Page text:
Armando Salguero

Positives? Progress? This Sunday might have been Dolphins worst so far this season

If your temptation is to the think things are getting better because the Miami Dolphins didn’t get completely blown out, but rather were just moderately dismantled in this one, then you’ve fallen under the tanking spell and I suggest you stop reading now.

Because this Sunday was a disaster every bit as disheartening as last one and the one before.

Truth is if it weren’t for the sliver of hope new starting quarterback Josh Rosen offered in the first half of this 31-6 loss to the Dallas Cowboys, the case could be made this Sunday was the worst the Dolphins have had this season.

And the reason is this Sunday we saw problems that reach beyond a sub-standard roster being overmatched by a superior opponent. Sure, we saw the Dolphins unable to match up.

But we also saw a compilation of misjudgments and mistakes and misdeeds come to life and those go beyond young players doing wrong things. Those suggest trouble is coming in the future when everyone’s expecting the gain portion of this short-term pain for long-term gain trade off to begin.

The reasons I’m saying this?

It’s a long list but let’s hit the highlights:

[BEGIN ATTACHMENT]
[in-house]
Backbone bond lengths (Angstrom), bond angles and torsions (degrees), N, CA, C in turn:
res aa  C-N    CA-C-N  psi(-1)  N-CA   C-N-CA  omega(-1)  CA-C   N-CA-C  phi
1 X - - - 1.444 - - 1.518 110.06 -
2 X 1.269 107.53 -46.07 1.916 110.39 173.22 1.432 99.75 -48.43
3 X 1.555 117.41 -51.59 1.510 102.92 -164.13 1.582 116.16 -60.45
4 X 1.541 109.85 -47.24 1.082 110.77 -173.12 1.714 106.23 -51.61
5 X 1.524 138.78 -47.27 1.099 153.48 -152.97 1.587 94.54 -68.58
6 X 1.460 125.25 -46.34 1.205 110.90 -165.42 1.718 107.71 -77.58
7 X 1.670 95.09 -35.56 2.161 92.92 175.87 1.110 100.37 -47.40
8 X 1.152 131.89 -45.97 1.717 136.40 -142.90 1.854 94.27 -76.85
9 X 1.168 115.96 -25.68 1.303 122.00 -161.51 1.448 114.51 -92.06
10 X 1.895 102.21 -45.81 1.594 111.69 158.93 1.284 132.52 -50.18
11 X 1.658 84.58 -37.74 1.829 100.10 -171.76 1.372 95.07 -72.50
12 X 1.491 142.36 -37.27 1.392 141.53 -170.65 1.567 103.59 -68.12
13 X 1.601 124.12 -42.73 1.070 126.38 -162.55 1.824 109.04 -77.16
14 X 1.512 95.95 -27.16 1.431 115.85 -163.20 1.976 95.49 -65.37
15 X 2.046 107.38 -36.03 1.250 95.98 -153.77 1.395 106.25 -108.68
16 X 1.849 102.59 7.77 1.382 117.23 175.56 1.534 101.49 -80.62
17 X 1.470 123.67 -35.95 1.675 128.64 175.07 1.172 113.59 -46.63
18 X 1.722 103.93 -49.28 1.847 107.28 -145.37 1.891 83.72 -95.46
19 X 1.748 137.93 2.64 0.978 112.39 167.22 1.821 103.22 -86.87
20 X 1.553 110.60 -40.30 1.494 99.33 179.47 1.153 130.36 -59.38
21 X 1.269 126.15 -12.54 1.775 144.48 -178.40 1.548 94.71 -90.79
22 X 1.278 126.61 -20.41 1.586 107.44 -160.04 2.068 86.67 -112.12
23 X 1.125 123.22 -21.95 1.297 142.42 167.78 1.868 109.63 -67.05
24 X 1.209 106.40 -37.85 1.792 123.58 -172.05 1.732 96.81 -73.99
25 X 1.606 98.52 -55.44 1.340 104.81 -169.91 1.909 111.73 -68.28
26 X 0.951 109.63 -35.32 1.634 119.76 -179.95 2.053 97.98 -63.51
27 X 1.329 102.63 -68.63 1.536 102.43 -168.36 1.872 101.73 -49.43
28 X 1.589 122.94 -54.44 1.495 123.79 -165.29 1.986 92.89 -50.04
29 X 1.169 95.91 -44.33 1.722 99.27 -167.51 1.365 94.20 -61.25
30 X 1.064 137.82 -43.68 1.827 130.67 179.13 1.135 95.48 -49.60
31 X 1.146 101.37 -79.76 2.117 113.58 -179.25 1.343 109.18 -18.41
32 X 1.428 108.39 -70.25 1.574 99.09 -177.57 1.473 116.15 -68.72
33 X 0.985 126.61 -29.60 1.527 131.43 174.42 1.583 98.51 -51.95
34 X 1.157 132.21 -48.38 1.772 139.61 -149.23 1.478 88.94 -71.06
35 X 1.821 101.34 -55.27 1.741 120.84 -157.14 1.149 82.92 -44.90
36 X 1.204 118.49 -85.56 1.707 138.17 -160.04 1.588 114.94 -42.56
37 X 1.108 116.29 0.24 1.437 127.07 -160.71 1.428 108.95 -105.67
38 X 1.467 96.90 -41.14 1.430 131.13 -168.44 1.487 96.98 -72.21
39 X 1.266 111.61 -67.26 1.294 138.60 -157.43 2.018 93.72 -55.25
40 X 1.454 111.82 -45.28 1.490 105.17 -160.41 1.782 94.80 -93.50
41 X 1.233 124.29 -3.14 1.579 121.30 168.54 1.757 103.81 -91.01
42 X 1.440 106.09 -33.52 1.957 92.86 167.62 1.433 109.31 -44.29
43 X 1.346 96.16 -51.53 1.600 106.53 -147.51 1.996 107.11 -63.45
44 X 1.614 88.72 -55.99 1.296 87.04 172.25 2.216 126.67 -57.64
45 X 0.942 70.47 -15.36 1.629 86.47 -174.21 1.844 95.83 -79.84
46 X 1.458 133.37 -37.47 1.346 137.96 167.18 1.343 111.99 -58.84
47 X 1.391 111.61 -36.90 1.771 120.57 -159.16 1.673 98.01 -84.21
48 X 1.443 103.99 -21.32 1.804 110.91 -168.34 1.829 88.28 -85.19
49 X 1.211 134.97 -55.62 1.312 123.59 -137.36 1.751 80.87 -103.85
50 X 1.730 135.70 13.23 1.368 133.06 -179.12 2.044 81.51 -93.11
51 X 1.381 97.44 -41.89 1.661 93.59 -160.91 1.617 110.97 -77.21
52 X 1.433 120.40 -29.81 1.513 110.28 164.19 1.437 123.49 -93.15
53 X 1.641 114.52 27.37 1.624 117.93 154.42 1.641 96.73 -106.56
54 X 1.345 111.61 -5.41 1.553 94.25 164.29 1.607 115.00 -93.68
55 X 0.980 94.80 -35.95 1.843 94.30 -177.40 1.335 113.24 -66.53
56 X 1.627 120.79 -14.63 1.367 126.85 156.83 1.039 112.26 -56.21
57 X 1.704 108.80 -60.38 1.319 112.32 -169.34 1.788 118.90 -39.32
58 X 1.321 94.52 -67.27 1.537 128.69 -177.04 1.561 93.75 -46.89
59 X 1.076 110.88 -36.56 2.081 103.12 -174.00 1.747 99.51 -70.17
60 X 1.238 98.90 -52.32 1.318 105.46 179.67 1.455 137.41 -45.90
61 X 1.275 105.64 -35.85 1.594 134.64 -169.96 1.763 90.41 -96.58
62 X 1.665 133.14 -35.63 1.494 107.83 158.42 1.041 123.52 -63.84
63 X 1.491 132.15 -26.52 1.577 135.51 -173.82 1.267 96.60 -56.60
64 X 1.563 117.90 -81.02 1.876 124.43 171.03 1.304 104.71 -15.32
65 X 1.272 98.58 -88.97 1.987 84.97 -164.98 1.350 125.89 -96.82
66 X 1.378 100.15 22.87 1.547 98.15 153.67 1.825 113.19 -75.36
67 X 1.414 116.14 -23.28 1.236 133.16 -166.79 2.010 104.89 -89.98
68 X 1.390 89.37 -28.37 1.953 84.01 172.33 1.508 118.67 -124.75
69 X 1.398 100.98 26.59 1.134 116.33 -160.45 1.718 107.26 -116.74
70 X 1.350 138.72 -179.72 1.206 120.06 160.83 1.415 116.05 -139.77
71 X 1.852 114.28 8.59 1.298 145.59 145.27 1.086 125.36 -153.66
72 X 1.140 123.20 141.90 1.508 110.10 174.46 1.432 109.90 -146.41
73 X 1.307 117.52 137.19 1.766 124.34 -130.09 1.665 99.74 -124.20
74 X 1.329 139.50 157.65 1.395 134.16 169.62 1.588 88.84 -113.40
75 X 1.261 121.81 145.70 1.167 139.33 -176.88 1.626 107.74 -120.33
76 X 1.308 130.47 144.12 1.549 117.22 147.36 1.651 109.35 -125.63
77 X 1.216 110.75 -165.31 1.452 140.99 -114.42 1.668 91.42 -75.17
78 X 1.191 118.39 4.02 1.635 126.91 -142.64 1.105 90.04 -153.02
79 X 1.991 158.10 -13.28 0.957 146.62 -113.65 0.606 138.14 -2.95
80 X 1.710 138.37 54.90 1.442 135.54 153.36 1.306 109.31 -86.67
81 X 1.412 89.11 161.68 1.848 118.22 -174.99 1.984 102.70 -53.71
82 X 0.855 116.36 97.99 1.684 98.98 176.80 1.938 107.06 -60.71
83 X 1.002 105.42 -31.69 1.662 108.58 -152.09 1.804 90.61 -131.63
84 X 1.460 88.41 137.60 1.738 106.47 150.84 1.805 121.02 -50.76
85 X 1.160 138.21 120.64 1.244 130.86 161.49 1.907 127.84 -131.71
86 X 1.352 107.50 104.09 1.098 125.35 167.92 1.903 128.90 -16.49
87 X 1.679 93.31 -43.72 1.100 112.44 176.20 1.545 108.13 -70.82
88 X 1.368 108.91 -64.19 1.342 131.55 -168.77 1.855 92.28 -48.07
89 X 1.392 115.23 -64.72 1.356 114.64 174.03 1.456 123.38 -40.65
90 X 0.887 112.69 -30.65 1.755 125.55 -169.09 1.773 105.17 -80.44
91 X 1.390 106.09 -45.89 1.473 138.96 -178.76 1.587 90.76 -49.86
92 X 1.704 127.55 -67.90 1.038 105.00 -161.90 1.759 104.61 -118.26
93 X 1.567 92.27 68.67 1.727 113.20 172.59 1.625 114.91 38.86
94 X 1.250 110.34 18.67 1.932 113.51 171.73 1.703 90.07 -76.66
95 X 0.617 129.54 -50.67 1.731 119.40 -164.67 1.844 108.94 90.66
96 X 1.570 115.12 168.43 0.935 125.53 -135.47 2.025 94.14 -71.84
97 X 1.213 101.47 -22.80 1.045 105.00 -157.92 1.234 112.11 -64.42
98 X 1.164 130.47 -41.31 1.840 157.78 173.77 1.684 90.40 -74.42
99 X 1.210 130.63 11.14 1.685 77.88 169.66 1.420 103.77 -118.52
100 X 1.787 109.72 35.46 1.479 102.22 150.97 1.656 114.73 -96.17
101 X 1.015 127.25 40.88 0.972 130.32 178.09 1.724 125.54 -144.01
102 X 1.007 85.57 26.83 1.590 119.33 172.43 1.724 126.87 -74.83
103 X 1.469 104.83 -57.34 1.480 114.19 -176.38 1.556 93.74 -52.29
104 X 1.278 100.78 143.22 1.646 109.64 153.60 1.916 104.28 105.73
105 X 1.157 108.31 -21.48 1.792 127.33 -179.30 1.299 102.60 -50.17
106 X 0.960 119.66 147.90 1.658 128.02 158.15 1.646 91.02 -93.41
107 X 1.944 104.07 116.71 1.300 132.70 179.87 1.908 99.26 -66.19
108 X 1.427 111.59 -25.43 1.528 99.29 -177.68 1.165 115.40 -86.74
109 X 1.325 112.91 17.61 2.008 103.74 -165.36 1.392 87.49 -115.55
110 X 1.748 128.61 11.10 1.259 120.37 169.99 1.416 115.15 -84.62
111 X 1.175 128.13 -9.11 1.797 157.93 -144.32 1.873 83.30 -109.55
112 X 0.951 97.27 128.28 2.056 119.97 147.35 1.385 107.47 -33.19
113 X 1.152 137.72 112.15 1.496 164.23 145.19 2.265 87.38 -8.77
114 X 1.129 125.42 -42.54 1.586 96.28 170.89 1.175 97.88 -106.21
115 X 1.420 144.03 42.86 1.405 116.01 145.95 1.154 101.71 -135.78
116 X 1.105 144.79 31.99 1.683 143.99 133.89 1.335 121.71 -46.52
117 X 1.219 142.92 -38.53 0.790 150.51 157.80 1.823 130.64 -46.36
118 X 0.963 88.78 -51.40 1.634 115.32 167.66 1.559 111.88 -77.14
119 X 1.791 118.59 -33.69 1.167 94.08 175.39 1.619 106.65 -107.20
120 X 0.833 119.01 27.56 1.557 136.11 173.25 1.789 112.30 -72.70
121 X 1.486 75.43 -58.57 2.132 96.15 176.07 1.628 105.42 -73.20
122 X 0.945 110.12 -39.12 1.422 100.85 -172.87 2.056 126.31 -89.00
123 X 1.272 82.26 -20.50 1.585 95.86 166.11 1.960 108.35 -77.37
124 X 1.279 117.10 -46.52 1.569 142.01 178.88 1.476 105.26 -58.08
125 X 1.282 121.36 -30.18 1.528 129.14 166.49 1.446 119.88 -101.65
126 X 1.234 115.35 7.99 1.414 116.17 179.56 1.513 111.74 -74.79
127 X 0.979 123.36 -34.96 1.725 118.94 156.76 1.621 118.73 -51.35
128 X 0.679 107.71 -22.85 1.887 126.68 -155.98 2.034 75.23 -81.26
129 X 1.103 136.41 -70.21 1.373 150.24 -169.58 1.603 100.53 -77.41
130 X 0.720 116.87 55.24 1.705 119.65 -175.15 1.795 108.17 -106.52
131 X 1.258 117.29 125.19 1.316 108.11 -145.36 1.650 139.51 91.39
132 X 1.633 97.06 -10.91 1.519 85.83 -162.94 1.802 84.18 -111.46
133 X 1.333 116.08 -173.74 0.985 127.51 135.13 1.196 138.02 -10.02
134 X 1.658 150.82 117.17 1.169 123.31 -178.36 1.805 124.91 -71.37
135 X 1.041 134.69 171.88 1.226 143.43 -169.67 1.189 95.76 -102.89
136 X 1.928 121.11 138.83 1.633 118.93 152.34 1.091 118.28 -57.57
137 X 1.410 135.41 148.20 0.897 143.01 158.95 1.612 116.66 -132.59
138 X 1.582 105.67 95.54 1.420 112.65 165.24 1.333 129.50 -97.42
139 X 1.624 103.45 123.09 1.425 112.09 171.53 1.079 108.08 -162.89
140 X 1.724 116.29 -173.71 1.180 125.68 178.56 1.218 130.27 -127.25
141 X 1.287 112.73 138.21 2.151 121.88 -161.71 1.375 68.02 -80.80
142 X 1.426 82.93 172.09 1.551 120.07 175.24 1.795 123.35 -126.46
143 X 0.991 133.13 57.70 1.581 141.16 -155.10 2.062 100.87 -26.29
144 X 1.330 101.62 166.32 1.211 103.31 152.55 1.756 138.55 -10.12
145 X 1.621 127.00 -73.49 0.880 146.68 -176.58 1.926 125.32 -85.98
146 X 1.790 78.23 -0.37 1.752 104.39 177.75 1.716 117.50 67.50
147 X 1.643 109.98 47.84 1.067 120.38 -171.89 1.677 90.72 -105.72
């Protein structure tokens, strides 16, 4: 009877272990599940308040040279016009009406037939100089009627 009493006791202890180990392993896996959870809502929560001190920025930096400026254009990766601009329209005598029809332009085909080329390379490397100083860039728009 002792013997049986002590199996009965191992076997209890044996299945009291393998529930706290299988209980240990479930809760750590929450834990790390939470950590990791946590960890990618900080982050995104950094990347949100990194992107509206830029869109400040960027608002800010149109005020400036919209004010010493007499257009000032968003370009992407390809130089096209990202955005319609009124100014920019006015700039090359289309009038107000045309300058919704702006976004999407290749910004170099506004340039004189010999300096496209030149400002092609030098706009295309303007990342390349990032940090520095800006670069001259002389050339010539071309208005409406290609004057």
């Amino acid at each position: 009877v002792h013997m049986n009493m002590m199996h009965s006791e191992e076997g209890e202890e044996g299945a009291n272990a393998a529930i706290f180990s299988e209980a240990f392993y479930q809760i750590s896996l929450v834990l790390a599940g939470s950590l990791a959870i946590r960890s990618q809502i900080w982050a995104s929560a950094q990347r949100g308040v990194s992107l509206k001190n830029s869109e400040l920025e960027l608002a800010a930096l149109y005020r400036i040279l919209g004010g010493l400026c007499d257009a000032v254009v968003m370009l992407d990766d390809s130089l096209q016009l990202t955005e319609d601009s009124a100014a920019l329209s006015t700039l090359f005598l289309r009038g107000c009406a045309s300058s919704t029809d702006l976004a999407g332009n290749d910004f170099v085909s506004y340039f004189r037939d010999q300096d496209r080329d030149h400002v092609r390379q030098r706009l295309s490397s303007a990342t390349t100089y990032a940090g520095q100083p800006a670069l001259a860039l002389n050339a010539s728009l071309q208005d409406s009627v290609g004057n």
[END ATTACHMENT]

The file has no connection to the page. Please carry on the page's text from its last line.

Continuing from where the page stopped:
Begin with the fact Minkah Fitzpatrick’s first 60 minutes in Pittsburgh were better than any singular game he had with the Dolphins last year or the first two weeks this year.

Fitzpatrick, playing safety for a team he’s practiced with only three times, had an interception, a quarterback hit, a pass defensed, and he forced a fumble. He generally played the way the Dolphins told us he’d play when he was drafted by them with the No. 11 overall selection in 2018.

Except he didn’t play like that in Miami. And under this coaching staff, he hated being with Miami because he wanted to play a position or two and this staff stubbornly wanted him to play four or more and that caused him to ask to be traded.

So, yeah, this coaching staff had a good player in their grasp and couldn’t make it work.

Which leads me to Xavien Howard. He’s also a very good player.

And he just turned in his worst game of the season and one of the top three worst games of his career. Assigned to shadow Cowboys receiver Amari Cooper, the Dolphins cornerback gave up two touchdowns. Cooper caught six passes for 88 yards and those two scores.

On one play, Cooper put a double move on the Dolphins Pro Bowl cornerback and basically left him in his wake. Howard seemed to slow during the play as the ball went over his head.

That was the first play of the game for the Miami defense. So it wasn’t like Howard had struggled all day -- yet.

And, yes, Howard eventually manifested his frustration more openly when he started trading shoves with a Dallas receiver, delivered one shot to the head too many, was flagged for unnecessary roughness, and got ejected from the game in the fourth quarter.

So not a great day for an otherwise excellent player.

And taken as one snapshot, it’s not something to worry about because everyone has a good day or bad day. But taken as part of a total portrait, the picture I’m seeing is worrisome.

That picture is of good players not playing to standard or not playing in Miami anymore. That picture has Teddy Bridgewater going off as the New Orleans Saints starting quarterback when the Dolphins didn’t think Bridgewater was worth starting quarterback money last offseason.